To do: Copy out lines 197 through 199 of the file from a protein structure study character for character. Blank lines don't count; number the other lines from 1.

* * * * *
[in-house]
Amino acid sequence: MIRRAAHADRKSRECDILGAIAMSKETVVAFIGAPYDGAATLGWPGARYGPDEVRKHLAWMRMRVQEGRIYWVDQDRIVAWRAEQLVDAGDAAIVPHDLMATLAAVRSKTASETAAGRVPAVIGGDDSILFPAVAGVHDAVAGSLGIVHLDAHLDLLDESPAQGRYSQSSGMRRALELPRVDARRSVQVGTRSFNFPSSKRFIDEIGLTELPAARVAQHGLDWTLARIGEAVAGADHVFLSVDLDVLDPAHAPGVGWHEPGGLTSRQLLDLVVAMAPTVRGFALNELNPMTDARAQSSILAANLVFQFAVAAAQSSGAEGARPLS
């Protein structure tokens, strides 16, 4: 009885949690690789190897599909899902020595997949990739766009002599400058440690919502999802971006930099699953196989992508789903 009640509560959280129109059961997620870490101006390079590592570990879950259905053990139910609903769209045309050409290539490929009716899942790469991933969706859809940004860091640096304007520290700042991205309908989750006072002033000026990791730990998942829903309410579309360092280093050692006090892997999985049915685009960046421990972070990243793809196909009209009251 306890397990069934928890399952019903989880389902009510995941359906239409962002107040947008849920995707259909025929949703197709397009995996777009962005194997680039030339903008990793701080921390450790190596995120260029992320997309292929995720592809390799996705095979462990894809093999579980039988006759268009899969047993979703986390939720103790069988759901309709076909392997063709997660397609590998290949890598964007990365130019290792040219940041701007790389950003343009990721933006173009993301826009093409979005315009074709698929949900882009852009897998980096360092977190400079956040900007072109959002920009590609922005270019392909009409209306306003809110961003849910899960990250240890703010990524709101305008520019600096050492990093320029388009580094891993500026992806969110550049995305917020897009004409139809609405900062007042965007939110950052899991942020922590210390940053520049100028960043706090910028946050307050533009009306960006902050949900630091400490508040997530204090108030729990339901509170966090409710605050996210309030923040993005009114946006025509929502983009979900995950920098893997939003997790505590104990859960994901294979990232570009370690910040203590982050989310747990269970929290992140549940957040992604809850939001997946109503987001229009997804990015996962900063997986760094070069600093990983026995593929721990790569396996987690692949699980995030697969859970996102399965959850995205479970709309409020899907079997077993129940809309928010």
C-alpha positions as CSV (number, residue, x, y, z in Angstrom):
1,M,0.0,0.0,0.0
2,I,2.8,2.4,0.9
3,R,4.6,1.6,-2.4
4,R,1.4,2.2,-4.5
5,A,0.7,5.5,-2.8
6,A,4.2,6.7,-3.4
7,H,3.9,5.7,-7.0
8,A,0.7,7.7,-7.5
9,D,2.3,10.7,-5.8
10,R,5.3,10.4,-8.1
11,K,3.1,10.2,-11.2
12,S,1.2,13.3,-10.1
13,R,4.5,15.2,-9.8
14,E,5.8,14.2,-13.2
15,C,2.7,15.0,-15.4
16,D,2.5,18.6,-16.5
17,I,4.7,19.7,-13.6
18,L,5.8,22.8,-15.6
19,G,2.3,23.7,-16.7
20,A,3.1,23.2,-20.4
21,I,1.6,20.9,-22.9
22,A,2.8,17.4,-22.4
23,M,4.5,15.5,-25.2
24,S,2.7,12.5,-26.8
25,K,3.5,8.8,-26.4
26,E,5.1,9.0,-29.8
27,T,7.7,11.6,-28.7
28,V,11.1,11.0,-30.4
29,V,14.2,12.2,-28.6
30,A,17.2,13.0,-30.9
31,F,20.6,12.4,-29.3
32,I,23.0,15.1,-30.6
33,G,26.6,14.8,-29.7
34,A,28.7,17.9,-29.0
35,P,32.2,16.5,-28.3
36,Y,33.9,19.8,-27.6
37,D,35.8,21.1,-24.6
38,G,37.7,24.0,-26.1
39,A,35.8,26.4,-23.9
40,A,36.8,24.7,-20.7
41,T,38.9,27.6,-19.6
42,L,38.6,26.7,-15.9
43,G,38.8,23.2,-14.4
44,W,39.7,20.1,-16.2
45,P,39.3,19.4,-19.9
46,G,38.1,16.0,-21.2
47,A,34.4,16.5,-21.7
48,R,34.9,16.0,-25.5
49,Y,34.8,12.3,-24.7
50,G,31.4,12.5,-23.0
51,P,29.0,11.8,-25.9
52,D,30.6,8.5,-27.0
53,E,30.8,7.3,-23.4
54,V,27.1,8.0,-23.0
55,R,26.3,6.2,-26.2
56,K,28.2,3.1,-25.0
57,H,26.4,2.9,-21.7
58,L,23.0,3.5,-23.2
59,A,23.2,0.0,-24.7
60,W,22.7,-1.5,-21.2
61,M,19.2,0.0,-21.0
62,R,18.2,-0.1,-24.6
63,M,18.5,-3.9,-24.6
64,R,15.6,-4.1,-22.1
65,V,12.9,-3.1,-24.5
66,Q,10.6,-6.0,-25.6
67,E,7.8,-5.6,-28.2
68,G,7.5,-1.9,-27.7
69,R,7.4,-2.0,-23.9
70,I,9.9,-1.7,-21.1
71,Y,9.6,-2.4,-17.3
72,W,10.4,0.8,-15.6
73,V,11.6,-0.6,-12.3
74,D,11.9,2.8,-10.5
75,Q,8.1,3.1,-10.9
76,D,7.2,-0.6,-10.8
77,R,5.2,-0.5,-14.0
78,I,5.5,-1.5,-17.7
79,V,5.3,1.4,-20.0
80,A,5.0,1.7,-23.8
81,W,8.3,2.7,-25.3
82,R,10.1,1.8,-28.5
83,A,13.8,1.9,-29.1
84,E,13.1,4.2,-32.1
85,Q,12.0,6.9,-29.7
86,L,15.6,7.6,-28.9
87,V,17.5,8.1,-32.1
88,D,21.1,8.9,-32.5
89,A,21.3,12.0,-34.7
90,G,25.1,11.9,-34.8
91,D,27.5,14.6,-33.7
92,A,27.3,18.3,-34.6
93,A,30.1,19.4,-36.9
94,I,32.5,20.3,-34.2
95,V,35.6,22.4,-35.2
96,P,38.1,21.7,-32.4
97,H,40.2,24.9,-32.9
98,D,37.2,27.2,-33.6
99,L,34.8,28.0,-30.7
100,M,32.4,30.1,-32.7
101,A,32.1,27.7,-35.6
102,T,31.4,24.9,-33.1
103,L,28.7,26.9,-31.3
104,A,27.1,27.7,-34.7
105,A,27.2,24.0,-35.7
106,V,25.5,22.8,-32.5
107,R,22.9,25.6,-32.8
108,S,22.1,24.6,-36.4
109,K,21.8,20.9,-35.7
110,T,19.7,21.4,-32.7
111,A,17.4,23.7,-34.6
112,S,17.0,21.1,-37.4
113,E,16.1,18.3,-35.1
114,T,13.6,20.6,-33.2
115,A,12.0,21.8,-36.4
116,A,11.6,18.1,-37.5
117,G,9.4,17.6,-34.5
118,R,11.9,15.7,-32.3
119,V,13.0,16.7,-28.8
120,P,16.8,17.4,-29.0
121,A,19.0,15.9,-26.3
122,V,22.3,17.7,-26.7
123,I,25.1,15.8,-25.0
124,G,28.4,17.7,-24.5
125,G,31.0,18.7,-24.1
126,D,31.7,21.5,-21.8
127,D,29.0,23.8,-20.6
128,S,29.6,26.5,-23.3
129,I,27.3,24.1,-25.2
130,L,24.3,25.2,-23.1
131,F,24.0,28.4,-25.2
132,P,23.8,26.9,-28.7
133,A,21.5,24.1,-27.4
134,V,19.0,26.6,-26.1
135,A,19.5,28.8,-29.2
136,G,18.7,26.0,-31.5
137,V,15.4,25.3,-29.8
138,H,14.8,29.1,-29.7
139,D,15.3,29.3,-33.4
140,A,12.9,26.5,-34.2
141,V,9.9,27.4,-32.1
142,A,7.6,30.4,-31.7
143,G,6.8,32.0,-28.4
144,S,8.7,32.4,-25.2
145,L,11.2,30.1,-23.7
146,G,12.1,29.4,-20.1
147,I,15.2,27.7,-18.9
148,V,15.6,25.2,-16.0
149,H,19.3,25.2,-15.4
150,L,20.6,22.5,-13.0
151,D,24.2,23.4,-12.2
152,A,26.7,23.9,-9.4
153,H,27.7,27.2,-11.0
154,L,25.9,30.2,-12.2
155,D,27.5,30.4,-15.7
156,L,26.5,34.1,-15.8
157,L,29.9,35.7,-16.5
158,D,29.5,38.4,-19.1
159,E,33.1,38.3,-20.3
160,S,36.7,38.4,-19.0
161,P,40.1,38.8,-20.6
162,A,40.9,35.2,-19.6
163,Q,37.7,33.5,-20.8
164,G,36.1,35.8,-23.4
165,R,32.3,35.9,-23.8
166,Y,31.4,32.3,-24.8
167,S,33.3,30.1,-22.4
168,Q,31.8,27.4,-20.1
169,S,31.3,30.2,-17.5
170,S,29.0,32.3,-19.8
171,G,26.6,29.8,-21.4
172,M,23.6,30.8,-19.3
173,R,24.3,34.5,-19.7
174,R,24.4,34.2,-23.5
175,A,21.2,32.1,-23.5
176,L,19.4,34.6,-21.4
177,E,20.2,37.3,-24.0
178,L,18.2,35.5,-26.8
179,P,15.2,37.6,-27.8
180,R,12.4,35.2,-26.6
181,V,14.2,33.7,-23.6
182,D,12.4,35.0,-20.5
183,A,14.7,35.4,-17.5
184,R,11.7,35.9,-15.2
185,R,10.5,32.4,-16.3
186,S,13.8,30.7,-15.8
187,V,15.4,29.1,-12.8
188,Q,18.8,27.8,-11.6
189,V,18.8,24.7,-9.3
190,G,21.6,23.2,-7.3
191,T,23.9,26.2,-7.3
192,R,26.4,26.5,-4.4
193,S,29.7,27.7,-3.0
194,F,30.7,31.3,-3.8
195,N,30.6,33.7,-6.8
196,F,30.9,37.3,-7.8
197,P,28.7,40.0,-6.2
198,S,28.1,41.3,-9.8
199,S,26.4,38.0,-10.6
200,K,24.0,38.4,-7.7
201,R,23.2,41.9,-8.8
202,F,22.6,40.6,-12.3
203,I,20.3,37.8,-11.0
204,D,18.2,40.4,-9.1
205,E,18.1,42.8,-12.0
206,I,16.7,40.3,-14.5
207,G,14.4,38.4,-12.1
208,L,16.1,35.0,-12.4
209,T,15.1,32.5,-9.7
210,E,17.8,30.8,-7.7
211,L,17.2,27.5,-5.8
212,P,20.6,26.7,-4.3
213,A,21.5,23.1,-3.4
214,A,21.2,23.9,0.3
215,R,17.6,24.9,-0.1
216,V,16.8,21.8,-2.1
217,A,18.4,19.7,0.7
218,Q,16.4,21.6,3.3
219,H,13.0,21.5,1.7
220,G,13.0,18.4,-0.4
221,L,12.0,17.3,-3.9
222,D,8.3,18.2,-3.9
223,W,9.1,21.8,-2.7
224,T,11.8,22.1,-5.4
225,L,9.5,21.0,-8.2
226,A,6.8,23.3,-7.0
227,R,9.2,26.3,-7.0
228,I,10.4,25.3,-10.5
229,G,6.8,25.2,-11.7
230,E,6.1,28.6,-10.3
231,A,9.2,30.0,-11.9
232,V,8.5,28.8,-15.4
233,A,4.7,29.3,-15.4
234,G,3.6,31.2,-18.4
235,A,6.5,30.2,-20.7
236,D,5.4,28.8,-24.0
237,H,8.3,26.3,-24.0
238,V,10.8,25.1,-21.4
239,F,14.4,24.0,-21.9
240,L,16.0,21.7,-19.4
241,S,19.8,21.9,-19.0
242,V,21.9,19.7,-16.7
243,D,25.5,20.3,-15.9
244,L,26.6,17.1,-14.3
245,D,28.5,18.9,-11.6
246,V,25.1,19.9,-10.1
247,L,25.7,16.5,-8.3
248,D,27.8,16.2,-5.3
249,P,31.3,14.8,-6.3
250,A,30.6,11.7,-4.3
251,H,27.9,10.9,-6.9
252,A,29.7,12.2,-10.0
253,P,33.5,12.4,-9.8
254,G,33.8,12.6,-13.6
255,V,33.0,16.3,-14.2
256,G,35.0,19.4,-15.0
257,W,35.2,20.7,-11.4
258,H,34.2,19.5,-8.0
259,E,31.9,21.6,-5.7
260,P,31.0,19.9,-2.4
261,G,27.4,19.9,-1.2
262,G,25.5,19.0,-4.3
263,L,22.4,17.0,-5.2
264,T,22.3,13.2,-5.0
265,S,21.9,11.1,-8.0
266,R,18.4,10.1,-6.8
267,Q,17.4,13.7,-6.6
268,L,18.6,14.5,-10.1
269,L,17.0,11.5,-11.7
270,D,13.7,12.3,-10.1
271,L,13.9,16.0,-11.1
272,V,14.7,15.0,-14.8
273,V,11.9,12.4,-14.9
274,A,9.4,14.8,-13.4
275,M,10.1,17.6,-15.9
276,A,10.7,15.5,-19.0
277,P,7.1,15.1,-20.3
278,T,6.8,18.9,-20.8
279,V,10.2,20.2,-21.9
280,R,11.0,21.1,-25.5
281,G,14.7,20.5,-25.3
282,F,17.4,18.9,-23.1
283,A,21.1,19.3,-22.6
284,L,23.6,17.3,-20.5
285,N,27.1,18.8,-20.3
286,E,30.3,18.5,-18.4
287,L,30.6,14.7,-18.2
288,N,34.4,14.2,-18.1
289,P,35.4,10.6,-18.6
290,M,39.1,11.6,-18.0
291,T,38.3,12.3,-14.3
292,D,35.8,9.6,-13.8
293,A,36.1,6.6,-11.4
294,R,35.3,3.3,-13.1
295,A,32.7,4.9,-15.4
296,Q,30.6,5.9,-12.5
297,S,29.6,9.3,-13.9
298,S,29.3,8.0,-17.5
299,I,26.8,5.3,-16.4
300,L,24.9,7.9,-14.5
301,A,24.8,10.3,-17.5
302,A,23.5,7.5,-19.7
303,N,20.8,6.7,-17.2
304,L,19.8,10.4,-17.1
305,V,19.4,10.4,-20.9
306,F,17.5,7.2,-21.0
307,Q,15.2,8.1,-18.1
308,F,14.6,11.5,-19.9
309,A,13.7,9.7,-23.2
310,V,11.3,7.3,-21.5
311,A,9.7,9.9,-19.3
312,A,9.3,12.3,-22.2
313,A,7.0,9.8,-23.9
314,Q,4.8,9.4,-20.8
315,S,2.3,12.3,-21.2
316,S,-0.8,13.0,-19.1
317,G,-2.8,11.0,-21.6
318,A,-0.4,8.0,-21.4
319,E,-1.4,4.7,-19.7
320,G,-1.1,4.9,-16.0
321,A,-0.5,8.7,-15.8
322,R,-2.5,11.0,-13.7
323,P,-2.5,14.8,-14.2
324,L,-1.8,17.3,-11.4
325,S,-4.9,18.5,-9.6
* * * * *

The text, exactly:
193,S,29.7,27.7,-3.0
194,F,30.7,31.3,-3.8
195,N,30.6,33.7,-6.8